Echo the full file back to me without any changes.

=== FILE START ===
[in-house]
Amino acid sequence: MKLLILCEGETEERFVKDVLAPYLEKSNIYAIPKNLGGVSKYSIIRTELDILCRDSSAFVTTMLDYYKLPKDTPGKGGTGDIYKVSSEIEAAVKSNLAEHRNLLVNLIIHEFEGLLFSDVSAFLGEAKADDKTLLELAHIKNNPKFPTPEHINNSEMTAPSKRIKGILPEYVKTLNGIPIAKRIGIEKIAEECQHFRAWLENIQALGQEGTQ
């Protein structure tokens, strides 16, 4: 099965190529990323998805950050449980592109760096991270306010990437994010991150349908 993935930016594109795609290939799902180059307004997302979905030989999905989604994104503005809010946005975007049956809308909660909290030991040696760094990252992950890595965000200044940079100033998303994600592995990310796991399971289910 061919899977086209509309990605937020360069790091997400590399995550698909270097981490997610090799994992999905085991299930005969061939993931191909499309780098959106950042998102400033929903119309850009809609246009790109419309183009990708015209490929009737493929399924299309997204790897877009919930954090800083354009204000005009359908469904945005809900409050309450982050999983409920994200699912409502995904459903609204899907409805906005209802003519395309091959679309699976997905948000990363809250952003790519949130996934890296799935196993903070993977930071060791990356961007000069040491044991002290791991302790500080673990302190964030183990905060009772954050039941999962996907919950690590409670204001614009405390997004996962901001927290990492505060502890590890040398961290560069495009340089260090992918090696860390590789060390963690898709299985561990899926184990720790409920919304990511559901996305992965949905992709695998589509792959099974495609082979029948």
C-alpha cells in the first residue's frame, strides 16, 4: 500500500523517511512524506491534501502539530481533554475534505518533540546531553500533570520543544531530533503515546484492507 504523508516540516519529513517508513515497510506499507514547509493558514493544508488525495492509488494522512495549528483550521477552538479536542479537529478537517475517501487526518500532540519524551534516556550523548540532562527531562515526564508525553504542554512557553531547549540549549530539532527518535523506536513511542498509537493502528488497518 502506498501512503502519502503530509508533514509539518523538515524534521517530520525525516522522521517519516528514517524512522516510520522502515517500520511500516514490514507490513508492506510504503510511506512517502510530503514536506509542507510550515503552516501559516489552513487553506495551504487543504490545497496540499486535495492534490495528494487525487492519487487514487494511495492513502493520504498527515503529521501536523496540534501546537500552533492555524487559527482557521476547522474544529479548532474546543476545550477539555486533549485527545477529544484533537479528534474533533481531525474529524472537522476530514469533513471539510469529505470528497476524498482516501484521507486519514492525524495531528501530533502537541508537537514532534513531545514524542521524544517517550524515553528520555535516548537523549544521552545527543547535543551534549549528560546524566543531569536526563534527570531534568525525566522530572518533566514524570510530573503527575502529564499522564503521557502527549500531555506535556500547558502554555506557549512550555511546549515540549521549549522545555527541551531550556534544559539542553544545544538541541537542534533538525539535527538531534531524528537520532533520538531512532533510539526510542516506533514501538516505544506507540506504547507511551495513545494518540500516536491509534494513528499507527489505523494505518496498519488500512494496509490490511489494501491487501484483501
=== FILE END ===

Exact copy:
[in-house]
Amino acid sequence: MKLLILCEGETEERFVKDVLAPYLEKSNIYAIPKNLGGVSKYSIIRTELDILCRDSSAFVTTMLDYYKLPKDTPGKGGTGDIYKVSSEIEAAVKSNLAEHRNLLVNLIIHEFEGLLFSDVSAFLGEAKADDKTLLELAHIKNNPKFPTPEHINNSEMTAPSKRIKGILPEYVKTLNGIPIAKRIGIEKIAEECQHFRAWLENIQALGQEGTQ
């Protein structure tokens, strides 16, 4: 099965190529990323998805950050449980592109760096991270306010990437994010991150349908 993935930016594109795609290939799902180059307004997302979905030989999905989604994104503005809010946005975007049956809308909660909290030991040696760094990252992950890595965000200044940079100033998303994600592995990310796991399971289910 061919899977086209509309990605937020360069790091997400590399995550698909270097981490997610090799994992999905085991299930005969061939993931191909499309780098959106950042998102400033929903119309850009809609246009790109419309183009990708015209490929009737493929399924299309997204790897877009919930954090800083354009204000005009359908469904945005809900409050309450982050999983409920994200699912409502995904459903609204899907409805906005209802003519395309091959679309699976997905948000990363809250952003790519949130996934890296799935196993903070993977930071060791990356961007000069040491044991002290791991302790500080673990302190964030183990905060009772954050039941999962996907919950690590409670204001614009405390997004996962901001927290990492505060502890590890040398961290560069495009340089260090992918090696860390590789060390963690898709299985561990899926184990720790409920919304990511559901996305992965949905992709695998589509792959099974495609082979029948």
C-alpha cells in the first residue's frame, strides 16, 4: 500500500523517511512524506491534501502539530481533554475534505518533540546531553500533570520543544531530533503515546484492507 504523508516540516519529513517508513515497510506499507514547509493558514493544508488525495492509488494522512495549528483550521477552538479536542479537529478537517475517501487526518500532540519524551534516556550523548540532562527531562515526564508525553504542554512557553531547549540549549530539532527518535523506536513511542498509537493502528488497518 502506498501512503502519502503530509508533514509539518523538515524534521517530520525525516522522521517519516528514517524512522516510520522502515517500520511500516514490514507490513508492506510504503510511506512517502510530503514536506509542507510550515503552516501559516489552513487553506495551504487543504490545497496540499486535495492534490495528494487525487492519487487514487494511495492513502493520504498527515503529521501536523496540534501546537500552533492555524487559527482557521476547522474544529479548532474546543476545550477539555486533549485527545477529544484533537479528534474533533481531525474529524472537522476530514469533513471539510469529505470528497476524498482516501484521507486519514492525524495531528501530533502537541508537537514532534513531545514524542521524544517517550524515553528520555535516548537523549544521552545527543547535543551534549549528560546524566543531569536526563534527570531534568525525566522530572518533566514524570510530573503527575502529564499522564503521557502527549500531555506535556500547558502554555506557549512550555511546549515540549521549549522545555527541551531550556534544559539542553544545544538541541537542534533538525539535527538531534531524528537520532533520538531512532533510539526510542516506533514501538516505544506507540506504547507511551495513545494518540500516536491509534494513528499507527489505523494505518496498519488500512494496509490490511489494501491487501484483501